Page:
Marnie:  It is different than that. Because with hoarding disorder, there’s actually where you can see that somebody has difficult time getting rid of things and making decisions on items that you and I may think have no value, but that person is really attached to those items.

One of the things we look for is that if the items start to clutter up so many areas that you can’t use the home for its intended purposes. If it’s kept to a room, to a basement, or something like that, it may not be really an issue with hoarding, just excessive clutter.

If it’s where you can’t use your bed to sleep in and you can’t use the bathroom, you can’t use the kitchen sink or the stove to make food in, then that’s more of an issue where we’re looking at hoarding disorder.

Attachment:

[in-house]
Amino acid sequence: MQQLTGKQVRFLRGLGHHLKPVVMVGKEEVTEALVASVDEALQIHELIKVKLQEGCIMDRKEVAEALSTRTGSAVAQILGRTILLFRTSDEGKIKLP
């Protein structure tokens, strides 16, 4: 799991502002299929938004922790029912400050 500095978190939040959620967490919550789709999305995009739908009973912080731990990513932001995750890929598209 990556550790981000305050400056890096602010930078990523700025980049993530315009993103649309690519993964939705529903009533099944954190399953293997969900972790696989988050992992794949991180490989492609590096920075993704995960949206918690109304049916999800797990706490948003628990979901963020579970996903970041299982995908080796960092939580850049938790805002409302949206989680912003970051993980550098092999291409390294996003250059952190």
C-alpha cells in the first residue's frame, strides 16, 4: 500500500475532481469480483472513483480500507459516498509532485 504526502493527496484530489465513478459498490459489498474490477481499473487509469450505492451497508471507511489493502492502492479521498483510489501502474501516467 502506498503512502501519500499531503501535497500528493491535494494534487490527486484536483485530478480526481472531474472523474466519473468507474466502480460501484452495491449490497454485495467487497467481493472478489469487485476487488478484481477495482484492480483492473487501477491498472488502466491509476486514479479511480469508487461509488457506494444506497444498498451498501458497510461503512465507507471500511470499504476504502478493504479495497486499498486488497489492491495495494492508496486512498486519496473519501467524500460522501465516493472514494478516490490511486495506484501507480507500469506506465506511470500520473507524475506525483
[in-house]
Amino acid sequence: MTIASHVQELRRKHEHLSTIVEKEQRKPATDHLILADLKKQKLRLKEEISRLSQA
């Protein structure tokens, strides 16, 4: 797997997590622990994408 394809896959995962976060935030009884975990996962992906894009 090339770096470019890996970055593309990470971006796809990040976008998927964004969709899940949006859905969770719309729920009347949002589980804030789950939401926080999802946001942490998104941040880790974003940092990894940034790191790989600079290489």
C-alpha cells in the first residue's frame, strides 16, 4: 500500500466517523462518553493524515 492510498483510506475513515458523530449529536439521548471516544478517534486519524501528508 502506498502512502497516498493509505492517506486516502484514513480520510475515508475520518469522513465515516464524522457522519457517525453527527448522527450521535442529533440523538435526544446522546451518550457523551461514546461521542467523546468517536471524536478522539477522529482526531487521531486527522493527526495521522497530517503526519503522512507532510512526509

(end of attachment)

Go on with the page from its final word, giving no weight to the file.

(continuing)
John:  Right, because all of the daily newspapers are stacked up in the kitchen sink, for example, and so you can’t even get to it.

Marnie:  Correct.

How Does Hoarding Develop & Why is it Common in Seniors?

John:  Why does this issue develop? Why is it particularly common among seniors?

Marnie:  That’s a good question. First of all, hoarding disorder is actually a mental health disorder that they believe about 5% of the population struggles with. It’s a chronic disorder, so it starts in early adolescence as far as the behavior, but it continues throughout a lifetime, so it slowly progresses and is chronic.

The longer somebody has to actually accumulate items, then the worse a situation gets. A lot of people ask, “How come it seems that only seniors have hoarding disorder and those hoarding situations?” It’s really about the amount of time somebody has had to collect those items and keep those items and when somebody is what we call, “discovered.”